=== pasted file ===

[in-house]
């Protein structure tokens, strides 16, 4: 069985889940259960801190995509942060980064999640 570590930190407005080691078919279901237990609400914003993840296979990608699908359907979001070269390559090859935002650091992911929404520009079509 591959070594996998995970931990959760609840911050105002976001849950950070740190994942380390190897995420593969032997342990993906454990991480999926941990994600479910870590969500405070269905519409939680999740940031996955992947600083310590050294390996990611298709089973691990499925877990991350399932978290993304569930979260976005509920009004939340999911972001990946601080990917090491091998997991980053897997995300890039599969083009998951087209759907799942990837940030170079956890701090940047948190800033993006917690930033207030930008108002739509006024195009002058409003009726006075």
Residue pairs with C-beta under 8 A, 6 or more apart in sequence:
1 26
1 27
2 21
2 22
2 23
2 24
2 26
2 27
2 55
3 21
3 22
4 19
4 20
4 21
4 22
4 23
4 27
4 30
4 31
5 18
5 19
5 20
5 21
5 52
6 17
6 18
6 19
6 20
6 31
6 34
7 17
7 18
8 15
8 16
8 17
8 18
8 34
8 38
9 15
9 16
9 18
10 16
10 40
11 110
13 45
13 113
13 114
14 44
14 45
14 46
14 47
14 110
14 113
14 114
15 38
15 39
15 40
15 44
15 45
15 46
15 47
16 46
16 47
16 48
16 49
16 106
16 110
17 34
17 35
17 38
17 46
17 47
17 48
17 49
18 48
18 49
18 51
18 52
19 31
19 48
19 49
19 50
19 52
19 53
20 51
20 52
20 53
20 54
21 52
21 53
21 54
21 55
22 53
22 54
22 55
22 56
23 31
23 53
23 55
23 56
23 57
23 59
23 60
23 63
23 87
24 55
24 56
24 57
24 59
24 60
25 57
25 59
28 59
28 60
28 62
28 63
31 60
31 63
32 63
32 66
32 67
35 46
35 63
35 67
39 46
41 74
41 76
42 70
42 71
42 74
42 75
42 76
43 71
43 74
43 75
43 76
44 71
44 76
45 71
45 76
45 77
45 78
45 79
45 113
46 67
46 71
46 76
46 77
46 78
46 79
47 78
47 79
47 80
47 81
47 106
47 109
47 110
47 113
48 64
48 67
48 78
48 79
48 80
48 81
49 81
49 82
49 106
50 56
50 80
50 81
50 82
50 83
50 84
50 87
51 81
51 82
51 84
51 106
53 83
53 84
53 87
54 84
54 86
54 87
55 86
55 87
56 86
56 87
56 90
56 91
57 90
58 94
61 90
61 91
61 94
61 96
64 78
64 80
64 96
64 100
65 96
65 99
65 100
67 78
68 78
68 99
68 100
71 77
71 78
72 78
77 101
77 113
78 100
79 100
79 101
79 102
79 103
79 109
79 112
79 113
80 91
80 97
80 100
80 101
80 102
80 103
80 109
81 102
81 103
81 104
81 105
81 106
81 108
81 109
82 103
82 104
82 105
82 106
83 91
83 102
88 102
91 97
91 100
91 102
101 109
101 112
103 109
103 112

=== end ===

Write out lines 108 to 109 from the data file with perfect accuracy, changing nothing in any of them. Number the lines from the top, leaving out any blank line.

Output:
23 87
24 55